Special Strength Training Manual For Coaches

Louie Simmons
Thu Sep 29, 2016

Yuri was very important in my early stages of learning the Soviet training system. Many know Yuri as an early researcher in the field of plyometric training and other shock methods of training (as on page 282 in Supertraining). Many of these methods are used on Maximum Effort (M-E) day at Westside. This makes him the most recognized scientist in the field of explosive strength training.

He was a true expert in the theory of not only the conjugate-sequence system, but also the long delay training effect, special physical preparation, the methodology of special strength training, and the block training system. His ideas of periodization as a major concept of training led Tudor Bompa to say, “if periodized training is ineffective, what is there left to us? We either have periodization or chaos.”

His early ideas on training made it possible to take 12 non-athlete students and made it possible to become masters of sport. Yuri was awarded the highest coaching honor and the top honors a sports scientist can receive. He worked on all types of sports … from skiing, boxing, weightlifting, and all sports in between. Like Westside, his experiments were with the highest skilled athletes.

So, you must pay close attention to the volume of training and the associated intensities – meaning, to start easy at first and work up to an optimal training program. In this manual, you will learn:

  • His methodological findings on the subject of special strength training.
  • How to improve the athlete’s skill, as well as increasing motor skill potential.
  • How to increase sport skill by raising power output in main sporting tasks.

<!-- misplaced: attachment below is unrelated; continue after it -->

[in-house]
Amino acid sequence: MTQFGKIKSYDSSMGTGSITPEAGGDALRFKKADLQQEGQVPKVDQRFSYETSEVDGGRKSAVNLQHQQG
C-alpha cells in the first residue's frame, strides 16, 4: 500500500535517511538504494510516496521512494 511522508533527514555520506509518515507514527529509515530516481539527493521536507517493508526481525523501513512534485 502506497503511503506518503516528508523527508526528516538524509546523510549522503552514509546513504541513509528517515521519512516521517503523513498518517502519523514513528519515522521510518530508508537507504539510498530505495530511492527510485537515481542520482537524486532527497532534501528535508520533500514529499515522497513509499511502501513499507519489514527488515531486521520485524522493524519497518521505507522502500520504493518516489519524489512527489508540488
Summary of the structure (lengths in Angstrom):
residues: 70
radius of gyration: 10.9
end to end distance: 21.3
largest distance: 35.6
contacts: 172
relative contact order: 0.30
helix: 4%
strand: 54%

• His ideas of special strength preparation like the dynamic method, M-E training, interval training, isokinetic work, isometric exercises.
  • The repeated effort method and many more like the shock training, static dynamic method, and the quasi isometric to name a few.

This manual shows many jumping exercises with and without resistance. It shows how to build all types of endurance and strength training like explosive, speed, and strength speed training. It also shows how to warm up and how to overcome plateaus. If you want to increase your field events, this manual shows just how to do it.

Yuri shows how to perform depth jumps correctly, to avoid injuries. You will learn how to connect strength training to increase sporting results while gaining technical mastery. Yuri shows how to use the conjugate-sequence system for all sports. After all, to be a high skilled athlete, may it be boxing, ball sports, track and field training, one must learn the conjugate system to find weaknesses and to make training more enjoyable to stimulate the mental training as well as the physical training for the athlete.

It shows what box height works for explosive strength and at what height the box will build absolute strength. Westside uses mostly weighted jumps upward measured by a calculation known as momentum impulse. Westside uses 40 jumps for most athletes, two times a week – much like the volume for depth jumps.

His idea of a training method using the athlete’s body weight falling through space from a pre-determined height. The falling body becomes kinetic energy (K-E) developed on the eccentric amortization phase, followed by an active concentric work. By looking at his work on kinetic energy and strength processes, I thought “how can I improve K-E?”

The answer … by using band tension on the barbell. Yuri did a great job in making me think on how to improve training. Many are familiar with the special strength training manual for coaches and the fundamentals of special strength. But also special strength training, programming and organization of training quickness and velocity in sports movement, as well as the path to a scientific theory and methodology of sports training.

What one can learn from this giant in the sports world is unmeasurable. If you want to have an edge, try Special Strength Training Manual for Coaches by Yuri and Natalia Verkhoshansky.